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Old 12-19-2010, 09:46 PM
 
Location: On the Great South Bay
4,354 posts, read 4,921,339 times
Reputation: 2903
Default Interesting places to visit in the Midwest

Quote:
Originally Posted by ssnydo View Post
Hi everybody-

I have lived in the western US my whole life, currently in Colorado. I have family in the midwest and therefore have spent a good amount of time out there and may want to move there in the near future. I am not a bleeding-heart liberal (in fact I am a happy owner of several firearms) but would like to live somewhere accepting of different types of friendly people, maybe a a music scene, good-looking girls would be a plus, and maybe a younger population. I'm an architecture student and enjoy going out, having fun, and meeting people.

I've been to Chicago and upper Illinois near Wisconsin, St. Louis, the Ozarks, and the Upper Peninsula of Michigan. Are there any other cities or towns anybody can recommend that would be a fun place for a young man to visit and potentially to live? I've heard Madison, WI is cool, and Dubuque, IA looks beautiful.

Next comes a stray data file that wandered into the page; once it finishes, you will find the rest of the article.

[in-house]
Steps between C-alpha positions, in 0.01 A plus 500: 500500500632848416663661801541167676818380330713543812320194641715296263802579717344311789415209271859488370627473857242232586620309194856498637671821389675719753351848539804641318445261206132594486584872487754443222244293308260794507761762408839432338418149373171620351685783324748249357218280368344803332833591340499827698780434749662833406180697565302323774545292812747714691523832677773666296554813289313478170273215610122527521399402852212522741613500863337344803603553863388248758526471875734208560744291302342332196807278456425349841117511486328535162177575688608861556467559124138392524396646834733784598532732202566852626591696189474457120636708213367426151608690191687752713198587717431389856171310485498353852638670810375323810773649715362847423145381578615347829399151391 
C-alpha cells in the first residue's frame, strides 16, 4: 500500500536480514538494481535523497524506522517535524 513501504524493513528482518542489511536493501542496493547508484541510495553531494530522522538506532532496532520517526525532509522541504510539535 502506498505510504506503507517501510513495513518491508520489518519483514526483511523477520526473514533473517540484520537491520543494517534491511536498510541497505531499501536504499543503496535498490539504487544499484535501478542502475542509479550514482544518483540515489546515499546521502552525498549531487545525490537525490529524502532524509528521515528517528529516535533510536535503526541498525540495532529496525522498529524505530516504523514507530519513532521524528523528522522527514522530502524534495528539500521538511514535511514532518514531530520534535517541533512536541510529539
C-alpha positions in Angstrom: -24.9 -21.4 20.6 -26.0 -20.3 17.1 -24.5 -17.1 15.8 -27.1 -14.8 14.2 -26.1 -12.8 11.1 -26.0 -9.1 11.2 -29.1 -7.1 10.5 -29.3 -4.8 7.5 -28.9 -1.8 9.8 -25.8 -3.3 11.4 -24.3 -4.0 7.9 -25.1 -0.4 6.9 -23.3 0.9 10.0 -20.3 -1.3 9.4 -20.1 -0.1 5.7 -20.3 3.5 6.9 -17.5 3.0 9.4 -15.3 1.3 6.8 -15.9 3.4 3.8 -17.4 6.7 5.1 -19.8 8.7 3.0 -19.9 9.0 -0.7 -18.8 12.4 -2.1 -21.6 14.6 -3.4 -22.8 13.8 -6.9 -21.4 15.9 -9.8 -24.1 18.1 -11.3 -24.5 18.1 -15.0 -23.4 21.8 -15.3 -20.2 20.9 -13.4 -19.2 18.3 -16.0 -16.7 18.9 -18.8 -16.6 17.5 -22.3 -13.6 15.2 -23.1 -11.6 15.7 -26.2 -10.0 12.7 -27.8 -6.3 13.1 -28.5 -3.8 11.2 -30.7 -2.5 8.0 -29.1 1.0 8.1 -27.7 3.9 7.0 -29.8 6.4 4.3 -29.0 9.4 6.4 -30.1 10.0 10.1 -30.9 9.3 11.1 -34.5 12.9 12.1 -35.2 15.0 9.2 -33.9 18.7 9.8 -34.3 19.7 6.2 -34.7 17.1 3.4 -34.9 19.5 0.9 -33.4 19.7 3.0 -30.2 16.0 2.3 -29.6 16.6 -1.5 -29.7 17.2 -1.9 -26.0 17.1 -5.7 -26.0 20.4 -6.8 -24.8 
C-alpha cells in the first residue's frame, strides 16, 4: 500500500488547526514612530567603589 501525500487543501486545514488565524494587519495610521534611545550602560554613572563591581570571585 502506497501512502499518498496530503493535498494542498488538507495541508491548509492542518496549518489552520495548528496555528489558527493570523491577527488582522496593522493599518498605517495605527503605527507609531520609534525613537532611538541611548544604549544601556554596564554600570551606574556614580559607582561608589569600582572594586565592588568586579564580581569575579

Thanks for any suggestions.
Here are a few suggestions for Ohio.

Ohio

Cleveland: Rock & Roll Hall of Fame, Art Museums, Fountain Square, Metroparks Zoo, Aquarium, Orchestra, Great Lakes Science Museum
Canton: Football Hall of Fame
Cincinnati: Union Terminal, Art Museum, Underground Railroad, Aquarium
Sandusky: Cedar Point Amusement Park, Lake Erie Islands nearby
Hocking Hills
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Old 12-19-2010, 11:06 PM
 
Location: Atlanta
7,732 posts, read 7,138,664 times
Reputation: 2774
Quote:
Originally Posted by LINative View Post
Hocking Hills
I'm so glad you are familiar with this!

The Old Man's Cave area in particular is fantastic.
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Old 12-20-2010, 11:25 AM
 
Location: Portland, Oregon
1,372 posts, read 1,235,451 times
Reputation: 573
Quote:
Originally Posted by Colts View Post
Gary, East St. Louis, Flint, and Youngstown are all interesting places to visit.
yeah if you want a ghetto tour. XD